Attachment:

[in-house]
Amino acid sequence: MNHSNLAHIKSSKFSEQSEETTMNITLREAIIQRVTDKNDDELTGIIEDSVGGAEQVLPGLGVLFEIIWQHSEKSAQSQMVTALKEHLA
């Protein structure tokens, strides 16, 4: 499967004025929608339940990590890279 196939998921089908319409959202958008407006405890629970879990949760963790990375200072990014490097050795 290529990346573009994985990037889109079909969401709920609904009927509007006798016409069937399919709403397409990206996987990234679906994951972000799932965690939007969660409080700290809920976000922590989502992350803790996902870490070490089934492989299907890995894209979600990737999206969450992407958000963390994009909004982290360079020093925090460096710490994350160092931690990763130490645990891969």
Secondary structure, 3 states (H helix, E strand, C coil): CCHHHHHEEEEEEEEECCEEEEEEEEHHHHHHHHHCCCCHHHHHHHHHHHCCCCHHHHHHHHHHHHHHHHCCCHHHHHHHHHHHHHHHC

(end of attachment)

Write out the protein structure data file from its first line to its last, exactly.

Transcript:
[in-house]
Amino acid sequence: MNHSNLAHIKSSKFSEQSEETTMNITLREAIIQRVTDKNDDELTGIIEDSVGGAEQVLPGLGVLFEIIWQHSEKSAQSQMVTALKEHLA
């Protein structure tokens, strides 16, 4: 499967004025929608339940990590890279 196939998921089908319409959202958008407006405890629970879990949760963790990375200072990014490097050795 290529990346573009994985990037889109079909969401709920609904009927509007006798016409069937399919709403397409990206996987990234679906994951972000799932965690939007969660409080700290809920976000922590989502992350803790996902870490070490089934492989299907890995894209979600990737999206969450992407958000963390994009909004982290360079020093925090460096710490994350160092931690990763130490645990891969």
Secondary structure, 3 states (H helix, E strand, C coil): CCHHHHHEEEEEEEEECCEEEEEEEEHHHHHHHHHCCCCHHHHHHHHHHHCCCCHHHHHHHHHHHHHHHHCCCHHHHHHHHHHHHHHHC